On Tuesday, March 22, 2016, the United States Supreme Court affirmed a $5.8 million dollar judgment against Tyson Foods Inc. in a class and collective action filed by workers claiming uncompensated time donning and doffing time. Contrary to what many predicated given the trend in class action rulings, the Court upheld the workers reliance on statistical analysis that used average time estimates to determine overtime owed for class recovery.
In September 2011, a federal jury in Iowa found that the Tyson employees proved that the time spent donning and doffing equipment was an indispensable part of their work. The workers’ expert averaged the time it took to complete the donning and doffing activities and then used those estimates to prove class liability and damages. Ultimately, the jury awarded the workers $2.9 million in damages, with a liquidated damages award increasing the final judgment to $5.8 million. That judgment was upheld on appeal by a divided Eighth Circuit in August 2014.
Tyson petitioned the Supreme Court for review arguing that the appellate court’s rulings conflicted with other circuits and recent Supreme Court precedent disallowing the use of formulas to establish class liability and damages. Tyson further argued that the varying amounts of time it took these employees’ to don and doff equipment made the reliance on the expert’s estimates improper and would lead to the payment of damages to those who did not actually work more than 40 hours in a week. Tyson’s petition was granted and oral argument was held this past fall.
The Supreme Court’s Ruling
Although the Supreme Court upheld the judgment, writing for the majority, Justice Kennedy cautioned that the Court was not adopting a broad rule governing the use of representative and statistical evidence to establish class-wide liability. Instead, this was a case where reliance on statistical analysis was found to be permissible in order to fill an evidentiary gap created by Tyson’s failure to maintain adequate records. The Court further reasoned that the fact this was a class claim did not make their reliance on the sample estimates improper for establishing class-wide liability, particularly since each employee would likely have used the analysis to prove their individual hours worked if they had brought separate claims. However, future use of statistical methods to establish class-wide liability will depend on the facts and circumstances of those particular cases.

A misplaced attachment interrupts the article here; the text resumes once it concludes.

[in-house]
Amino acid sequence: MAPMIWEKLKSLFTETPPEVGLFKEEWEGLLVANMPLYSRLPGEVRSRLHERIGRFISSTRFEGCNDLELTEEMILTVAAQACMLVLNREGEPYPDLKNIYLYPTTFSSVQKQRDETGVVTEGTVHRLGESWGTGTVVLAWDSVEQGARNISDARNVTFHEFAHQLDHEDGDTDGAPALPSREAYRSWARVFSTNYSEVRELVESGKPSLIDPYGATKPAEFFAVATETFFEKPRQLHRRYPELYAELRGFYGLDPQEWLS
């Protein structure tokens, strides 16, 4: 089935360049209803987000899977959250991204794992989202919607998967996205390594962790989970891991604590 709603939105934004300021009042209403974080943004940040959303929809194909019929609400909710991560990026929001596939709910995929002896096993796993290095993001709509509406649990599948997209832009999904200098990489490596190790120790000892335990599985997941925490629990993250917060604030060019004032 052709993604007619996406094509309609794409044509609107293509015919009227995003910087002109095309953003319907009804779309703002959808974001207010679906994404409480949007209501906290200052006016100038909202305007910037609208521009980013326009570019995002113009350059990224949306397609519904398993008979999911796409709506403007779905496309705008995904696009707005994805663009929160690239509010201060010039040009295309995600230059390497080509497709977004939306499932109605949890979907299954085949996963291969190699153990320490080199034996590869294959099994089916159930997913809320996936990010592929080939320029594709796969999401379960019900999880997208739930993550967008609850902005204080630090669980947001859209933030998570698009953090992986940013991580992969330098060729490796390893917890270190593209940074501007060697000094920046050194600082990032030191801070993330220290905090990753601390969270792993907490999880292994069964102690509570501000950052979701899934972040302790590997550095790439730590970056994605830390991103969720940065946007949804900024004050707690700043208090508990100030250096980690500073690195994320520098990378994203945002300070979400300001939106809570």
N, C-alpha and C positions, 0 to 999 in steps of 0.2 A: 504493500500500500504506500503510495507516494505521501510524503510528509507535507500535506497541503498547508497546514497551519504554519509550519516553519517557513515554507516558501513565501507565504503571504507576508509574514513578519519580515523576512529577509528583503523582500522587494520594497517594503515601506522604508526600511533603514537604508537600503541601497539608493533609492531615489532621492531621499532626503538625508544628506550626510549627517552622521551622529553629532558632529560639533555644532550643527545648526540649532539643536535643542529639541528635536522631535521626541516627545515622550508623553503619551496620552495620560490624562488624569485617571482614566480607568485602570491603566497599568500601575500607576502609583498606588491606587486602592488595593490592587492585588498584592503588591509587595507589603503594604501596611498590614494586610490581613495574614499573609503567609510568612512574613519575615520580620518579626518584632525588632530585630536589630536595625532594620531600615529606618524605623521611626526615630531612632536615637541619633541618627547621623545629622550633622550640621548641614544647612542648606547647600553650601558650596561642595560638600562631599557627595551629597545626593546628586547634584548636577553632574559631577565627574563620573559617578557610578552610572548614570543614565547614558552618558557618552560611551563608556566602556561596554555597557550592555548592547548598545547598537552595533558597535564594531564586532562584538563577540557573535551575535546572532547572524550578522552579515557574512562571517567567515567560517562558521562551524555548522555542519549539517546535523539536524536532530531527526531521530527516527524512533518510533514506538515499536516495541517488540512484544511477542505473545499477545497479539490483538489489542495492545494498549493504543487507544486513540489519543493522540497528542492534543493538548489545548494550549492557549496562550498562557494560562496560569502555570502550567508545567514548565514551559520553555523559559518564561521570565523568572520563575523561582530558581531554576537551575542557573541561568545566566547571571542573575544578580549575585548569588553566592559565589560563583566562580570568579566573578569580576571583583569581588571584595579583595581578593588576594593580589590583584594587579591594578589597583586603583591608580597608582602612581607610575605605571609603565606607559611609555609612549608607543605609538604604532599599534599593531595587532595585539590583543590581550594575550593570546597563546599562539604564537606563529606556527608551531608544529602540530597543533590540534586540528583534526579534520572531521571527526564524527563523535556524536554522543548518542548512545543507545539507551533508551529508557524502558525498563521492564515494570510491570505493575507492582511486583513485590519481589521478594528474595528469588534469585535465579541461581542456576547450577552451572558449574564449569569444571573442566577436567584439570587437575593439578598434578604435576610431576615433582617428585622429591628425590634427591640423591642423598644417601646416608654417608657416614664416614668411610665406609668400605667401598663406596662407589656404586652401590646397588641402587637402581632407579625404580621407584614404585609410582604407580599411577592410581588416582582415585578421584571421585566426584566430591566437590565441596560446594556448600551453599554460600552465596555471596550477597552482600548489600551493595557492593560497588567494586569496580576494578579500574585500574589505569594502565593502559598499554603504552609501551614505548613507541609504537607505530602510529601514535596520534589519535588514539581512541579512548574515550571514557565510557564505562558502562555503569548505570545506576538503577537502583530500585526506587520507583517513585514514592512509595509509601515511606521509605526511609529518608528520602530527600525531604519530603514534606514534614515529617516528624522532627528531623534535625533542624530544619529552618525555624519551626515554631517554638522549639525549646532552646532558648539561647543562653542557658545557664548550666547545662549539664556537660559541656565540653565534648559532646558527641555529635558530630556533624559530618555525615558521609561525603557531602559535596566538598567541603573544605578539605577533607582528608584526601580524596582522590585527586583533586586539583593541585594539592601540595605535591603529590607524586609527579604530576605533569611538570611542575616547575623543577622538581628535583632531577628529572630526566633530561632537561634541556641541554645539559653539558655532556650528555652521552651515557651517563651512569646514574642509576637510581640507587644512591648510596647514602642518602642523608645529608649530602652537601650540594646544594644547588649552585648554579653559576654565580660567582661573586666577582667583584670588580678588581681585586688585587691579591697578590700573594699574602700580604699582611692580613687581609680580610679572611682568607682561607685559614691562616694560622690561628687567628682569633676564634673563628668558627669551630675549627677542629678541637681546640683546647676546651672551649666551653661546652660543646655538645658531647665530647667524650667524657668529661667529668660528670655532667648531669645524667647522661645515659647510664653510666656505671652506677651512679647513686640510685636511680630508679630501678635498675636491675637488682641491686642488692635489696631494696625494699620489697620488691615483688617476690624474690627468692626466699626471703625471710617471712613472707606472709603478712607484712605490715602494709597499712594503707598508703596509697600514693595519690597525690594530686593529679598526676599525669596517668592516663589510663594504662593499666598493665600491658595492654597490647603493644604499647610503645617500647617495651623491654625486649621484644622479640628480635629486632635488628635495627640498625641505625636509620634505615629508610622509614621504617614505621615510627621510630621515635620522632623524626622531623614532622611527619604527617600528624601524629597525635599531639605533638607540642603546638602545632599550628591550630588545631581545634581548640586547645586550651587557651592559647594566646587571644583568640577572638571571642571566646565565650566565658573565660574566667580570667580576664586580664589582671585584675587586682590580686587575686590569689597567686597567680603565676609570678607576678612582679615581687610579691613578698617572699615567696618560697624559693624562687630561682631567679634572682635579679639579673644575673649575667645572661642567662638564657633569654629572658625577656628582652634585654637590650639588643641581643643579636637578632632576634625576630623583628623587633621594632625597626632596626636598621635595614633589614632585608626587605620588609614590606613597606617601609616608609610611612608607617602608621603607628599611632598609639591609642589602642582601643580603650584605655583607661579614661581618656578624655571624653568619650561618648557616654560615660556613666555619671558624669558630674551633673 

The majority punted on Tyson’s claim that relying on statistical analysis would result in uninjured class members recovering damages, stating the issue was premature since the damages had yet to be allocated to class members and Tyson would have the opportunity to challenge the proposed method of allocation when the case returns to the trial court. That being said, Chief Justice Roberts, in his concurrence, expressed concern as to whether there is a method that would award damages only to those who suffered actual injury. Justice Roberts went on to state that if there is no way to ensure that only injured class members receive an award, the award cannot stand.
Unfortunately, the Court declined to use this opportunity to restrict the use of statistical evidence in employment claims. While this is a bit of departure from the Court’s recent employer-sided opinions, it remains to be seen how broadly this will be interpreted by the lower courts under various individual case scenarios. Certainly, the use of statistical evidence will continue to be an issue going forward in class litigation.